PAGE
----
‘Don’t vape in my face’ - A guide to modern manners

From internet trolls to vaping - an etiquette guide for the 21st Century. Picture: Yui Mok/PA Wire

From internet trolls to vaping - an etiquette guide for the 21st Century. Picture: Yui Mok/PA Wire - Credit: PA

Manners are a thorny issue – we all think we possess them, but none of us are exempt from the odd social faux pas.

Behaviour has been a hotly-debated subject for centuries: in the 12th century, King David I of Scotland promised tax rebates to any of his subjects who could learn to eat their food more elegantly having grown up in the court of Henry I where 'native barbarism' was the order of the day when tea was on the table.

One of the Duke of Gloucester's consort, John Russell, added his two-penneth to the debate in the 15th century when he declared that it wasn't the done thing to manically claw at your back if you felt a flea doing the fandango between your shoulder-blades.

Dutch scholar Erasmus suggested a hearty cough to mask flatulence and not laughing at private jokes while by 1608 everyone was taking the mickey out of traveller Thomas Coryat for his airs and graces because he insisted on having his own fork at dinner rather than using the communal forks.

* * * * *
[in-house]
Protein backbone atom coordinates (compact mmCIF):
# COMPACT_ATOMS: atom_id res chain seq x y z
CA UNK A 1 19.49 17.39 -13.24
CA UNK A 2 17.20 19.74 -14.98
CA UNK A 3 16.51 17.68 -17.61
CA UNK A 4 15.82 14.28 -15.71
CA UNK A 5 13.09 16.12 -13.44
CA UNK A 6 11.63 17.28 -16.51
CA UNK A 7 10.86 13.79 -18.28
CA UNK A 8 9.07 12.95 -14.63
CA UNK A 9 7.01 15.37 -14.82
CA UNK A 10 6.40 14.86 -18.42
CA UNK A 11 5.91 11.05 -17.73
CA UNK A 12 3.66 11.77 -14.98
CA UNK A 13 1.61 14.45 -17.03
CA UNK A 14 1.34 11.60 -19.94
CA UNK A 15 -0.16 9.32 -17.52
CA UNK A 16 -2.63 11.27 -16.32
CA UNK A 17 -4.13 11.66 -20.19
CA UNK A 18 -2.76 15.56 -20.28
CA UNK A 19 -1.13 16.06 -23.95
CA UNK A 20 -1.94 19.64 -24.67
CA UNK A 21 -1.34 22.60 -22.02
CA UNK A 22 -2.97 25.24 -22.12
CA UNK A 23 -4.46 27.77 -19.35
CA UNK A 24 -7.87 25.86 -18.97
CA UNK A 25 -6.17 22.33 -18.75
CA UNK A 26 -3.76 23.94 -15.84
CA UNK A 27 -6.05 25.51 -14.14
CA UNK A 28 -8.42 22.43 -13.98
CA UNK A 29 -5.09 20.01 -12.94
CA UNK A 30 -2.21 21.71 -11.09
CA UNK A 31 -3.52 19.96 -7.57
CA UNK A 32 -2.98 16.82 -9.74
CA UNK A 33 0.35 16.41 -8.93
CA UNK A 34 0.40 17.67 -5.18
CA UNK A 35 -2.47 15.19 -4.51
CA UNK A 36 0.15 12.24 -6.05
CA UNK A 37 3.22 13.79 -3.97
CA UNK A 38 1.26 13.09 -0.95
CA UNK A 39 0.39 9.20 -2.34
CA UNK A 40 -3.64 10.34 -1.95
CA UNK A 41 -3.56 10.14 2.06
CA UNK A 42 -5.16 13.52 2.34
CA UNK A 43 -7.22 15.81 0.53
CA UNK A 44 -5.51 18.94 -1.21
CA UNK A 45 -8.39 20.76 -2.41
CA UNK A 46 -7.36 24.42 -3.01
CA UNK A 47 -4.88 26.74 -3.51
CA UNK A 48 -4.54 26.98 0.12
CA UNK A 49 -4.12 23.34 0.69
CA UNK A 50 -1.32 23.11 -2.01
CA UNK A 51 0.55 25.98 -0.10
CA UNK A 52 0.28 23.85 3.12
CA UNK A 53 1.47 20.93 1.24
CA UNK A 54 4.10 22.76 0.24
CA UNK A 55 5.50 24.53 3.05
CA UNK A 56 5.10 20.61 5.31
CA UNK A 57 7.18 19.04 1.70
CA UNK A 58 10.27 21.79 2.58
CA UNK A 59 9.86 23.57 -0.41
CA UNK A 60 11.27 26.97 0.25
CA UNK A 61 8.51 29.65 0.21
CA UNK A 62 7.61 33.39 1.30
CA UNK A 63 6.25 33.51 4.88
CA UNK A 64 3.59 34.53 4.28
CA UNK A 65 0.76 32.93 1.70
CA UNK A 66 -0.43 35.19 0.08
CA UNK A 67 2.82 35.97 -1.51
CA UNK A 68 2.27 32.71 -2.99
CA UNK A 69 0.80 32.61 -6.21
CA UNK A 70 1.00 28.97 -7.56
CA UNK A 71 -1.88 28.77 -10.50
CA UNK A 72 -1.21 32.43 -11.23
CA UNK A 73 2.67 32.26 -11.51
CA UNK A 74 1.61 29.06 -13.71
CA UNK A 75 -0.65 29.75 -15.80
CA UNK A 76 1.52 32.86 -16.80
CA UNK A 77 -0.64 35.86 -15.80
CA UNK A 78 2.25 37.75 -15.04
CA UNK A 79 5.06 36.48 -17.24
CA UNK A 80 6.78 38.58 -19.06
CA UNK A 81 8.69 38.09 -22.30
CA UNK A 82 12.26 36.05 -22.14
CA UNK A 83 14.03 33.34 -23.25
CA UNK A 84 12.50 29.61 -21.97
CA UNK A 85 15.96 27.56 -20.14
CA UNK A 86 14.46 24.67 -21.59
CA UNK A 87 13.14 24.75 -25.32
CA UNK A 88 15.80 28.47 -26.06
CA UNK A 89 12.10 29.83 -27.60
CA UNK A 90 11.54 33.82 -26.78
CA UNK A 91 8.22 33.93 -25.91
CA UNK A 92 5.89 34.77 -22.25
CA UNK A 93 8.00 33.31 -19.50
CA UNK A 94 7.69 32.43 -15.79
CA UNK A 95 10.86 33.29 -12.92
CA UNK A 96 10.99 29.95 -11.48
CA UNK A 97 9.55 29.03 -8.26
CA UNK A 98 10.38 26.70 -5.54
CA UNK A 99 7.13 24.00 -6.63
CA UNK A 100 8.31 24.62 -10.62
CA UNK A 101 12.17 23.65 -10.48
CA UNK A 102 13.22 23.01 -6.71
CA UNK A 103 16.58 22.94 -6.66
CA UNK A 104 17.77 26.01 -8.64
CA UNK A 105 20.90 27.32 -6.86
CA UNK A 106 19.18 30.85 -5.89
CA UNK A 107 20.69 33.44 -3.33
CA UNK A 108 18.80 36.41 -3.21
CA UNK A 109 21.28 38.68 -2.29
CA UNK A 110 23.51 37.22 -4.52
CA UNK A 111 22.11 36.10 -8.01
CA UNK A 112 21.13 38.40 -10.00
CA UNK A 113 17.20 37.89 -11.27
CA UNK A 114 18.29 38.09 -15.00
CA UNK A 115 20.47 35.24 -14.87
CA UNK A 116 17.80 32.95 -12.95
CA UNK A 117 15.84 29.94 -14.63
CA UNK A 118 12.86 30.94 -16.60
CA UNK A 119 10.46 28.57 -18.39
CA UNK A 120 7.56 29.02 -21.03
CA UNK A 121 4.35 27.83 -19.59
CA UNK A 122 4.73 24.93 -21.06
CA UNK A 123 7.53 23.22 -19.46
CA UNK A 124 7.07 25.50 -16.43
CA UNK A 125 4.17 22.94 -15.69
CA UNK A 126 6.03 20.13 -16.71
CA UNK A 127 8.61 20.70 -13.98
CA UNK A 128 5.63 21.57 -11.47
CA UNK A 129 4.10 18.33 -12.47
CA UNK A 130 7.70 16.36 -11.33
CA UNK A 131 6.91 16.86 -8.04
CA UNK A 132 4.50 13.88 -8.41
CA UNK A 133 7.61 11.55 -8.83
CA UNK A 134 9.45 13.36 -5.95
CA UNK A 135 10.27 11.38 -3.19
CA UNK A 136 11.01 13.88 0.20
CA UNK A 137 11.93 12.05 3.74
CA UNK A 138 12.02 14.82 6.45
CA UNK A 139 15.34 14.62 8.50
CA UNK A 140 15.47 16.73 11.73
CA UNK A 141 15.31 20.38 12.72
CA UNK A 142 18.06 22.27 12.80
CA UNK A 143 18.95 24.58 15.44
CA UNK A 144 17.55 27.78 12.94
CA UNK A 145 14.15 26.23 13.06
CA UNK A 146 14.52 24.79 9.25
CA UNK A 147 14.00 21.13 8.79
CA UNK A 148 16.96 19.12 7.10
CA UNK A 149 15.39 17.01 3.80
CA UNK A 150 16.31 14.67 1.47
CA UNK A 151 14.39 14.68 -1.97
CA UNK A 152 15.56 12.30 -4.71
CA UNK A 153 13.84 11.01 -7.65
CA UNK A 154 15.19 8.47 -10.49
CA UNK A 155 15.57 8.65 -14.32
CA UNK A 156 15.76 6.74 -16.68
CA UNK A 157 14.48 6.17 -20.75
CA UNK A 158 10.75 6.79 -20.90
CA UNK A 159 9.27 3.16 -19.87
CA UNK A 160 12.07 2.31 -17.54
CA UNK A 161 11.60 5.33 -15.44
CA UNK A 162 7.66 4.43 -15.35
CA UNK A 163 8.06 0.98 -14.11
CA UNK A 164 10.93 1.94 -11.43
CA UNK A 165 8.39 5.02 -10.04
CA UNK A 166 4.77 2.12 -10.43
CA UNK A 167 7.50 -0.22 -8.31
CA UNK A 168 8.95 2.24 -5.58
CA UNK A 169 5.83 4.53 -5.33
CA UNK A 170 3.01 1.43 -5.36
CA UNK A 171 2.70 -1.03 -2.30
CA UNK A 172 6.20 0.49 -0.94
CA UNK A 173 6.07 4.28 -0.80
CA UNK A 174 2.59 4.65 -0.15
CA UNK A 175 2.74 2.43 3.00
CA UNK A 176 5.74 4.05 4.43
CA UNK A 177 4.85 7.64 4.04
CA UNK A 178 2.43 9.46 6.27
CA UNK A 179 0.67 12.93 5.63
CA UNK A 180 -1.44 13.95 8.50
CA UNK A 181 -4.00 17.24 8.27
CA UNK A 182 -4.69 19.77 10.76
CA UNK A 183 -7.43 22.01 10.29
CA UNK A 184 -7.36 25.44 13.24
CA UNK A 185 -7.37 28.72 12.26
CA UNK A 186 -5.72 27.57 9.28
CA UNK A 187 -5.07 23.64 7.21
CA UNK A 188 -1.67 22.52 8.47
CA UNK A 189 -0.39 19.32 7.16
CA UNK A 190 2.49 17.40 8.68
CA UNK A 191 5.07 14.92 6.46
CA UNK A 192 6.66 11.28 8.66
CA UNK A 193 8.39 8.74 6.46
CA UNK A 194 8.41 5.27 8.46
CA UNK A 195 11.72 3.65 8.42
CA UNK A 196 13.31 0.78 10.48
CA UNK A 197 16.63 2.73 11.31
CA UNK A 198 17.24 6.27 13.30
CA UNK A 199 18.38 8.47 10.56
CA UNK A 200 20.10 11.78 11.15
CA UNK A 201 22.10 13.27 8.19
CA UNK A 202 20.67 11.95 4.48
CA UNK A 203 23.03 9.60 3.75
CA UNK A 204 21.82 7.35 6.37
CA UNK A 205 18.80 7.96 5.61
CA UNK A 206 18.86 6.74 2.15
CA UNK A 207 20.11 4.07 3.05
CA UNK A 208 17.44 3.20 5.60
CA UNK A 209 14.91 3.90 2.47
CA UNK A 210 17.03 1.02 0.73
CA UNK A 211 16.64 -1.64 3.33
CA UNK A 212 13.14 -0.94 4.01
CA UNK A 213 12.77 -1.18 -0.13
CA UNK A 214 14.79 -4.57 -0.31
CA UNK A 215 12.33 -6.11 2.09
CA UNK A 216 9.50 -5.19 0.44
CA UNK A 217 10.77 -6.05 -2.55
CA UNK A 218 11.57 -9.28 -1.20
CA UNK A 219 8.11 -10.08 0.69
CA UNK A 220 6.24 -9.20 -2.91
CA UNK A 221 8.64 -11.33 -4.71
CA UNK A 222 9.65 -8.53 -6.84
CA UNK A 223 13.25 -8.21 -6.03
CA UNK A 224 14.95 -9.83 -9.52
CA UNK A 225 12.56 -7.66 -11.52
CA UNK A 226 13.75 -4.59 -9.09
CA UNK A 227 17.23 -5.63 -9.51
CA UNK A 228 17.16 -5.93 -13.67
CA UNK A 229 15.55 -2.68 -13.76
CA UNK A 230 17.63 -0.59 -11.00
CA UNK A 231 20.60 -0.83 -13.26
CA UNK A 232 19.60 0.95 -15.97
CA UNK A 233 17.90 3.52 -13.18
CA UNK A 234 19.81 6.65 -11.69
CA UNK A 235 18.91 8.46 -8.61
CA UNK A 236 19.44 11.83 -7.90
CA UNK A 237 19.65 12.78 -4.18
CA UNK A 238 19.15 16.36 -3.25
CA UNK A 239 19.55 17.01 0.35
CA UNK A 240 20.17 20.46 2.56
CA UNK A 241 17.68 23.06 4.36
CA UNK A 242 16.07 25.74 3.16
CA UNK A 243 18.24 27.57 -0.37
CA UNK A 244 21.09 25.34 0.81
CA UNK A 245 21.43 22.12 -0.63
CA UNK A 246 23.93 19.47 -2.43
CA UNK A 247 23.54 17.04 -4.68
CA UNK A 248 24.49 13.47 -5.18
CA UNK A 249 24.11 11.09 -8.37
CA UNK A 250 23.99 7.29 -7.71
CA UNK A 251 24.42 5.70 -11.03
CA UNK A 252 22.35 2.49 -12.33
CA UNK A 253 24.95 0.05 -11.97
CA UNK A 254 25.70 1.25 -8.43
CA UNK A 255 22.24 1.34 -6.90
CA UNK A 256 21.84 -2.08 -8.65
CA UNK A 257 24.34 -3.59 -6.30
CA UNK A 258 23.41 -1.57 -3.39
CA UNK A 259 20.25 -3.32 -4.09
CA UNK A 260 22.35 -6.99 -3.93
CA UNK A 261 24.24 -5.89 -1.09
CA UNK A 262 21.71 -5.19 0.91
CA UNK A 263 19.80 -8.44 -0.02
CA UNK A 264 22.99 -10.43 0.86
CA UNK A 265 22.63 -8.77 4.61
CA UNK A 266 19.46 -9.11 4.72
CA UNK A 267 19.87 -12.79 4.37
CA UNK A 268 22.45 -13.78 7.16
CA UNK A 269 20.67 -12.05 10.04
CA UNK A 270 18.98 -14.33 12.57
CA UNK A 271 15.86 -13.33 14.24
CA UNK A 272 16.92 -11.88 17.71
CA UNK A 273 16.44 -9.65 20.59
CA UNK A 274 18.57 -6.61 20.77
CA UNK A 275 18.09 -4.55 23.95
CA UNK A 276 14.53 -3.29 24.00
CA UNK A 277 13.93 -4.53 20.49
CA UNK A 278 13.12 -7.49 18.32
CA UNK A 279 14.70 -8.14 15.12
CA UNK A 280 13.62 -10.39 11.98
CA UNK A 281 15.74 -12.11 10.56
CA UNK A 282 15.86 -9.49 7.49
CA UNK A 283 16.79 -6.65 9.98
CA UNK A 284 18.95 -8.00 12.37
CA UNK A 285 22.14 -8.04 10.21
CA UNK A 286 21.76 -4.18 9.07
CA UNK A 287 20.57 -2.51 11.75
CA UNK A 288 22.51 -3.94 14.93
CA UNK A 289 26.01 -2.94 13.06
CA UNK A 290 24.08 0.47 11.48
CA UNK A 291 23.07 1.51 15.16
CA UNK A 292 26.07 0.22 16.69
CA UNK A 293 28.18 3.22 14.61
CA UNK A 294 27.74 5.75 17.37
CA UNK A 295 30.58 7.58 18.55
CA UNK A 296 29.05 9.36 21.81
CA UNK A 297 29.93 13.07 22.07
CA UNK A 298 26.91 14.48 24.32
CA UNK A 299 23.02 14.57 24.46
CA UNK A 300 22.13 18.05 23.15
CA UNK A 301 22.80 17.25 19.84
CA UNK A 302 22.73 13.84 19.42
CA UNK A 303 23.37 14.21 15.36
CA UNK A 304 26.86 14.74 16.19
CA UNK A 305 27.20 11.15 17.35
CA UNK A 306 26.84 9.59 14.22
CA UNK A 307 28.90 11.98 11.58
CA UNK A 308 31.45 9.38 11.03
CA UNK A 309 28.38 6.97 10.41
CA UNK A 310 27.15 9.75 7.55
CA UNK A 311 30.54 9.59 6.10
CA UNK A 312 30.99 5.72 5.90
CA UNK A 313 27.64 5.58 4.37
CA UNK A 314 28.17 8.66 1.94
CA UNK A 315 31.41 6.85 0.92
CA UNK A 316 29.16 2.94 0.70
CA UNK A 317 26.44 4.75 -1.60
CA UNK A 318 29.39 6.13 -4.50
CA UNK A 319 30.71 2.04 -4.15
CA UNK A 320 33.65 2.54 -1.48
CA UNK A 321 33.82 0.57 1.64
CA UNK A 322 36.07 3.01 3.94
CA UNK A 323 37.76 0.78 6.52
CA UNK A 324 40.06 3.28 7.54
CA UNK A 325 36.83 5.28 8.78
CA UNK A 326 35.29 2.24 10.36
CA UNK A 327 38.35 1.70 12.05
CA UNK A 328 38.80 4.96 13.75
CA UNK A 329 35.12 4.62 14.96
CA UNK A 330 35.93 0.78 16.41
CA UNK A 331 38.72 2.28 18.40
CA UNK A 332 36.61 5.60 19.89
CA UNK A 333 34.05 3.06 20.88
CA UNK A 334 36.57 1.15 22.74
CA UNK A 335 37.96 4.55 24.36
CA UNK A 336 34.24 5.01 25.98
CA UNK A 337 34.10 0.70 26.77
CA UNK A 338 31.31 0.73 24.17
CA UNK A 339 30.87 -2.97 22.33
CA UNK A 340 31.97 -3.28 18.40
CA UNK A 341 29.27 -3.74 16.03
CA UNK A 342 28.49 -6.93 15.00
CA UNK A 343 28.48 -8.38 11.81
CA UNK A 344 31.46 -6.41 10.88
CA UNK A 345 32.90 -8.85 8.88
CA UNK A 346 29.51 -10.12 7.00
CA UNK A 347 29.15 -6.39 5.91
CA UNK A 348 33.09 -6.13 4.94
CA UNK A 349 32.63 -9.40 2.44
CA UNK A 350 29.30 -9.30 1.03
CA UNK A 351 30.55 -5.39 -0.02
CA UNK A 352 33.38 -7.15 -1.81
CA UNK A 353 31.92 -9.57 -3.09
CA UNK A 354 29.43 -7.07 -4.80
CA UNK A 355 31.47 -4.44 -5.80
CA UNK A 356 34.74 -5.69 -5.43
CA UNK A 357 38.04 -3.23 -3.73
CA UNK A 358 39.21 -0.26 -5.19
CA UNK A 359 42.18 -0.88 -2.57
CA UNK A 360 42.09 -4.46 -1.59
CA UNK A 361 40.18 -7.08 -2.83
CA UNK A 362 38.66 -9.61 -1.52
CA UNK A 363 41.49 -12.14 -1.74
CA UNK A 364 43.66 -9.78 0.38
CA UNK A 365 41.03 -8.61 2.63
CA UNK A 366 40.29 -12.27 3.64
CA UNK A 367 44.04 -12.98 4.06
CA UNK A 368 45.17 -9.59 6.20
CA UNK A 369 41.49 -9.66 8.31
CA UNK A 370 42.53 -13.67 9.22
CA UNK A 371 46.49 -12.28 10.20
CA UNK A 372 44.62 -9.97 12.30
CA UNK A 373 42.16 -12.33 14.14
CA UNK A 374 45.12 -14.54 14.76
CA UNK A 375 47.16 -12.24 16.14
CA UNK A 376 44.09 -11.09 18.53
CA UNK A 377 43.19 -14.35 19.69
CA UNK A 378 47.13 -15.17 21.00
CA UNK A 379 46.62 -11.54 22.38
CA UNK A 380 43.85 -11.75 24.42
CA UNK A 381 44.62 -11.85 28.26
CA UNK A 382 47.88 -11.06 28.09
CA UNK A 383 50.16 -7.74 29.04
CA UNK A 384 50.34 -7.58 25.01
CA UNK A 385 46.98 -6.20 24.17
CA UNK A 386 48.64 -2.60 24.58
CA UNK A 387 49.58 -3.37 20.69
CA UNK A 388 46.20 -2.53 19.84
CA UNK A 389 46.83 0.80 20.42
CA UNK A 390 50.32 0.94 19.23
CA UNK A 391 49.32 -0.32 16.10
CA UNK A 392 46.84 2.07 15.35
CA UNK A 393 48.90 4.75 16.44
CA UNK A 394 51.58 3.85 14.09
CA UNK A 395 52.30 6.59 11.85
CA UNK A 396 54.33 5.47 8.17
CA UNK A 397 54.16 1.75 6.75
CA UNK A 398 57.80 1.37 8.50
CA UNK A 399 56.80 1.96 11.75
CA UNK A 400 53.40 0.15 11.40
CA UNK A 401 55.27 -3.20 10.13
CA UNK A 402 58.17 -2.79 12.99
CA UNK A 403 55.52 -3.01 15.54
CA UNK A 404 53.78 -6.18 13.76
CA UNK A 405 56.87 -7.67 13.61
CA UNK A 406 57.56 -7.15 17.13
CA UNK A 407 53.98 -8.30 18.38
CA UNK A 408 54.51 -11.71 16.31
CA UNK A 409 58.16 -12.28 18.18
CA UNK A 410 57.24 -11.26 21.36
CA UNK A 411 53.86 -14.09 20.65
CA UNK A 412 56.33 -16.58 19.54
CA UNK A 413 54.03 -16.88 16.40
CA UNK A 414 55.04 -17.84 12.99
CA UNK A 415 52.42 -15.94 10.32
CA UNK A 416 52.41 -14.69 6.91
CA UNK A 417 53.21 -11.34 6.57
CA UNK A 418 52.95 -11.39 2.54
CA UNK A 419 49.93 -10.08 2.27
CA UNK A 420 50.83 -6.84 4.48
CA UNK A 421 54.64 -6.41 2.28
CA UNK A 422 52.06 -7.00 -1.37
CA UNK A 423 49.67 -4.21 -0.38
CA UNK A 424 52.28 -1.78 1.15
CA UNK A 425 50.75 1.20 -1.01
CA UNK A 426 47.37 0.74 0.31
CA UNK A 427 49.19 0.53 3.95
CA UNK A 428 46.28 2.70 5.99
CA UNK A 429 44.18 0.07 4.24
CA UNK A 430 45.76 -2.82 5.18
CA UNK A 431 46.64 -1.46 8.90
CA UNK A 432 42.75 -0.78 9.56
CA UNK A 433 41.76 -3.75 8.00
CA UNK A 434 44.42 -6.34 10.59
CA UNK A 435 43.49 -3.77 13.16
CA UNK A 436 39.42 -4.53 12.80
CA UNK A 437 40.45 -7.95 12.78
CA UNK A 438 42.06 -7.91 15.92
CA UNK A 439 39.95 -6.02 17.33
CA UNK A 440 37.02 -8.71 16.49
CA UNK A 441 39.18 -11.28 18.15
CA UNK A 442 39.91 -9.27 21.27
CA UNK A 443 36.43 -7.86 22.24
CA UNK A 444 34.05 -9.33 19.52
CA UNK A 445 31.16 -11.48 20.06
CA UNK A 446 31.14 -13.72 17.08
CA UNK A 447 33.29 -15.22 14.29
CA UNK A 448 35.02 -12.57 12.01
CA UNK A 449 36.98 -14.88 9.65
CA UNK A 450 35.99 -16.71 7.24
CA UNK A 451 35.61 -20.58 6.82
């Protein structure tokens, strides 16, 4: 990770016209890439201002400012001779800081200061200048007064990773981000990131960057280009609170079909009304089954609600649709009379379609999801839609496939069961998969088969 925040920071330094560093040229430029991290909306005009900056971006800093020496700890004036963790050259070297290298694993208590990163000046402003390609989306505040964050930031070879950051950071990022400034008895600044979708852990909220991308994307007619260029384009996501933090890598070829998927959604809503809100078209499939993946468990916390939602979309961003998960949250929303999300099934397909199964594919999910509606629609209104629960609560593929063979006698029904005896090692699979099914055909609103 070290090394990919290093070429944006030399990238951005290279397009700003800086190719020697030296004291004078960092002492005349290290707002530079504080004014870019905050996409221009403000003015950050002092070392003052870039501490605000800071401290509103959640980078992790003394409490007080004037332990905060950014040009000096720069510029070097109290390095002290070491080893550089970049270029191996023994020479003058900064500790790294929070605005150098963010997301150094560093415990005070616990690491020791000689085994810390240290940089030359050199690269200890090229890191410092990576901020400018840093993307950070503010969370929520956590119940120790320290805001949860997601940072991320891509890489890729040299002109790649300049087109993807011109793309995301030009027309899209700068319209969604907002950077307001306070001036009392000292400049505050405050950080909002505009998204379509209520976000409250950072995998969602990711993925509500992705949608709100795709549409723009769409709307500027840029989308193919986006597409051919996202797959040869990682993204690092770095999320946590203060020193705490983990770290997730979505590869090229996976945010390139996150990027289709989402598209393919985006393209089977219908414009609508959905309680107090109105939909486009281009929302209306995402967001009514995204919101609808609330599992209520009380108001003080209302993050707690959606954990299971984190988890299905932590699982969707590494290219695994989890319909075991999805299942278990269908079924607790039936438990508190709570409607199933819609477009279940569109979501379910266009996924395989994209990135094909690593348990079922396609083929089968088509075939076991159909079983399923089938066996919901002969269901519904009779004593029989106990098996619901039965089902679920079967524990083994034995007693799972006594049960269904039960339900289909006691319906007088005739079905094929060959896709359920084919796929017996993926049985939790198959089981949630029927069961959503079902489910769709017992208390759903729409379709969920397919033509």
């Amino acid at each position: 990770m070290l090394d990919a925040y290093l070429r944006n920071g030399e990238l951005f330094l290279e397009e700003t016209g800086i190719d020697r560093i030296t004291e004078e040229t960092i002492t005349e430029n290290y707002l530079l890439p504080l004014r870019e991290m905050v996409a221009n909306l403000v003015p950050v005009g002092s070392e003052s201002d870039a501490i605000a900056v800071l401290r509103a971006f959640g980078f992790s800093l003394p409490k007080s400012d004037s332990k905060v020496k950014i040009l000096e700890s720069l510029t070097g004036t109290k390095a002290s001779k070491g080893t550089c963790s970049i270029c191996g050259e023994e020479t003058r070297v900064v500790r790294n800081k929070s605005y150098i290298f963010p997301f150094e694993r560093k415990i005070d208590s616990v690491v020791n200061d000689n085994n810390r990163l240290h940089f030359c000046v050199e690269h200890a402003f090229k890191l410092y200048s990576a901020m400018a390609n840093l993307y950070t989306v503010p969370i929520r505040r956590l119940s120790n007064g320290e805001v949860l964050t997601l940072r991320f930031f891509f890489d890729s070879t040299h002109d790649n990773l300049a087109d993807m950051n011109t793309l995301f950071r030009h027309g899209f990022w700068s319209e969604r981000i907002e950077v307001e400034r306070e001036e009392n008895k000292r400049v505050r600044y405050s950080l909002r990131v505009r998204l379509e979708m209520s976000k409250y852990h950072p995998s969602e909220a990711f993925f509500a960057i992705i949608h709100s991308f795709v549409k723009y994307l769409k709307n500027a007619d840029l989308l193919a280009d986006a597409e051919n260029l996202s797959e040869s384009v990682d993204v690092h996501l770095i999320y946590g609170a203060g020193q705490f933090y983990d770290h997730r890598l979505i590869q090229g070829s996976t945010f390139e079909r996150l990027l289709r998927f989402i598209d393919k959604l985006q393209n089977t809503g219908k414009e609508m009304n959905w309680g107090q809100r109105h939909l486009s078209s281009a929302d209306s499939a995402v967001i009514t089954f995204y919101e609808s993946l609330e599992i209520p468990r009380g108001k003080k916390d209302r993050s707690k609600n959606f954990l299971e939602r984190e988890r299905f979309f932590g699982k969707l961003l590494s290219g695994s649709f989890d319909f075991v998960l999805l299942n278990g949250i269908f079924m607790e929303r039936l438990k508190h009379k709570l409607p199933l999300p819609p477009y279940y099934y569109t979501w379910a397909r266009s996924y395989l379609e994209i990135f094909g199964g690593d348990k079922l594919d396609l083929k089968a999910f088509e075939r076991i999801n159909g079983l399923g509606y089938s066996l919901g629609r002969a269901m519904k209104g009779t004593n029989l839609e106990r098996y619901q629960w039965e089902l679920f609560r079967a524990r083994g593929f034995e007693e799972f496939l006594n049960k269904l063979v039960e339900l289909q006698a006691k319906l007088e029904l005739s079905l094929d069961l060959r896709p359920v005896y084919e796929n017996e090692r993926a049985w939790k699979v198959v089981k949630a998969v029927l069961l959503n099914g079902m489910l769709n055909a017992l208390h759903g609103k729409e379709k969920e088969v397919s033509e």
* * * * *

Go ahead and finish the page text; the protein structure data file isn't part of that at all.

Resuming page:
The Victorians took politeness to hitherto unchartered heights – children's behaviour was under the spotlight, people were expected to keep a stiff upper lip, silence was golden and everyone had to illustrate just how upset they were at the death of a loved one by wearing black (I would be considered SO respectful).


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It's easy to see that in real terms, things haven't changed a great deal. In fact they've arguable got worse, because technology has kindly offered us a whole host of new ways in which we can nark our neighbours. For that reason, I offer an updated etiquette guide. If you're going to thank me, send a card (fine parchment, black ink).

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• A guide to modern manners

1. Don't hide on the internet: The internet is awash with lunatics and stalkers, an army of keyboard warriors poised over the 'send' button waiting to unleash their ill-judged, ill-researched nonsense on the world – it needs no more recruits, ESPECIALLY ONES. That. Use. Lots of CAPITAL leTters randomly. And. Full stops all over. The place!!!!!!!!!!!!!! I forgot to mention. The exclamation marks!!!!! Stand by your opinions and voice them under your own name rather than your internet name and stop loitering on the web with your online clan having petty arguments about things that didn't matter in the first place.